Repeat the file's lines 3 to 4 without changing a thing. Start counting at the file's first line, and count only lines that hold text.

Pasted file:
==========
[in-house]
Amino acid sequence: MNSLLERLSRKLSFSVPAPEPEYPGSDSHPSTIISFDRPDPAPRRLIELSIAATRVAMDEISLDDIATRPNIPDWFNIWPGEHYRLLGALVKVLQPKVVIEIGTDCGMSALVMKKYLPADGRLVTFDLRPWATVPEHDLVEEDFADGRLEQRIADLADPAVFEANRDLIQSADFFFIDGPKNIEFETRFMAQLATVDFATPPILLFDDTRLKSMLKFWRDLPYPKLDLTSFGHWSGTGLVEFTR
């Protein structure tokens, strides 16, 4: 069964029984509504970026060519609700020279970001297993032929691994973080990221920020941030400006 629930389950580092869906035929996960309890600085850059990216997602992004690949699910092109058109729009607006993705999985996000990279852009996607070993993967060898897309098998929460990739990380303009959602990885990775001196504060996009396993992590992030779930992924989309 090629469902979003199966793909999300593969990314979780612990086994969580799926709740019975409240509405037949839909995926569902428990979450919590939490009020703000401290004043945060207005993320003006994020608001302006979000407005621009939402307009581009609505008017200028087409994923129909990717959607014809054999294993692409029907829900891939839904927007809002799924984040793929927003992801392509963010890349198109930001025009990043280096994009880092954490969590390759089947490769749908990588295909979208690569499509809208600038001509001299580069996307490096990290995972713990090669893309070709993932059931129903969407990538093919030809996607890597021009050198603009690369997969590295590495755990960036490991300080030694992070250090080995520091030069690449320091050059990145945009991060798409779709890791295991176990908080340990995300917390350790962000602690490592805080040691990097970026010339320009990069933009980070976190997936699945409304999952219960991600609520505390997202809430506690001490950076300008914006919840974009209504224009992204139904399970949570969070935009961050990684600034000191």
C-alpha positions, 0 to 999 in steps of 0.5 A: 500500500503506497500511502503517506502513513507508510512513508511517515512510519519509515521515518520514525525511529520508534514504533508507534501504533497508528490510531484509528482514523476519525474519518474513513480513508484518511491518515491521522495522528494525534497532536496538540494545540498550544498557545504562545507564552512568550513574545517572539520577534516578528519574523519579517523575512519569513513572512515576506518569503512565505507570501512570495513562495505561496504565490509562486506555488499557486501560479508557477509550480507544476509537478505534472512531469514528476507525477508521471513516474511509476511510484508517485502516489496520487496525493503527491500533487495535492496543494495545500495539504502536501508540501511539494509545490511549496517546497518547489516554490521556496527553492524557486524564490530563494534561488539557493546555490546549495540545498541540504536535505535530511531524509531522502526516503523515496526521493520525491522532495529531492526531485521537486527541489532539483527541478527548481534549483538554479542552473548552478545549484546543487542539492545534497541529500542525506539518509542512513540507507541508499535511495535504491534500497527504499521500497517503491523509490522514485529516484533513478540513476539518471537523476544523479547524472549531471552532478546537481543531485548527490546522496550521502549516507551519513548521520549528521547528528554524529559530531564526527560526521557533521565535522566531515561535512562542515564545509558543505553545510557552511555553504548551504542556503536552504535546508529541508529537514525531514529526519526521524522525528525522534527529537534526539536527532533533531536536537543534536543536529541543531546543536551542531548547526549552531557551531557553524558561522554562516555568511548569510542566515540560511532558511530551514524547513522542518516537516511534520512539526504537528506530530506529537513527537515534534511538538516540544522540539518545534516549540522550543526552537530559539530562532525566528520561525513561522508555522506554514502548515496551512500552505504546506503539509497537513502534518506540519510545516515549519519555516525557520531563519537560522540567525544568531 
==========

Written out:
């Protein structure tokens, strides 16, 4: 069964029984509504970026060519609700020279970001297993032929691994973080990221920020941030400006 629930389950580092869906035929996960309890600085850059990216997602992004690949699910092109058109729009607006993705999985996000990279852009996607070993993967060898897309098998929460990739990380303009959602990885990775001196504060996009396993992590992030779930992924989309 090629469902979003199966793909999300593969990314979780612990086994969580799926709740019975409240509405037949839909995926569902428990979450919590939490009020703000401290004043945060207005993320003006994020608001302006979000407005621009939402307009581009609505008017200028087409994923129909990717959607014809054999294993692409029907829900891939839904927007809002799924984040793929927003992801392509963010890349198109930001025009990043280096994009880092954490969590390759089947490769749908990588295909979208690569499509809208600038001509001299580069996307490096990290995972713990090669893309070709993932059931129903969407990538093919030809996607890597021009050198603009690369997969590295590495755990960036490991300080030694992070250090080995520091030069690449320091050059990145945009991060798409779709890791295991176990908080340990995300917390350790962000602690490592805080040691990097970026010339320009990069933009980070976190997936699945409304999952219960991600609520505390997202809430506690001490950076300008914006919840974009209504224009992204139904399970949570969070935009961050990684600034000191």
C-alpha positions, 0 to 999 in steps of 0.5 A: 500500500503506497500511502503517506502513513507508510512513508511517515512510519519509515521515518520514525525511529520508534514504533508507534501504533497508528490510531484509528482514523476519525474519518474513513480513508484518511491518515491521522495522528494525534497532536496538540494545540498550544498557545504562545507564552512568550513574545517572539520577534516578528519574523519579517523575512519569513513572512515576506518569503512565505507570501512570495513562495505561496504565490509562486506555488499557486501560479508557477509550480507544476509537478505534472512531469514528476507525477508521471513516474511509476511510484508517485502516489496520487496525493503527491500533487495535492496543494495545500495539504502536501508540501511539494509545490511549496517546497518547489516554490521556496527553492524557486524564490530563494534561488539557493546555490546549495540545498541540504536535505535530511531524509531522502526516503523515496526521493520525491522532495529531492526531485521537486527541489532539483527541478527548481534549483538554479542552473548552478545549484546543487542539492545534497541529500542525506539518509542512513540507507541508499535511495535504491534500497527504499521500497517503491523509490522514485529516484533513478540513476539518471537523476544523479547524472549531471552532478546537481543531485548527490546522496550521502549516507551519513548521520549528521547528528554524529559530531564526527560526521557533521565535522566531515561535512562542515564545509558543505553545510557552511555553504548551504542556503536552504535546508529541508529537514525531514529526519526521524522525528525522534527529537534526539536527532533533531536536537543534536543536529541543531546543536551542531548547526549552531557551531557553524558561522554562516555568511548569510542566515540560511532558511530551514524547513522542518516537516511534520512539526504537528506530530506529537513527537515534534511538538516540544522540539518545534516549540522550543526552537530559539530562532525566528520561525513561522508555522506554514502548515496551512500552505504546506503539509497537513502534518506540519510545516515549519519555516525557520531563519537560522540567525544568531 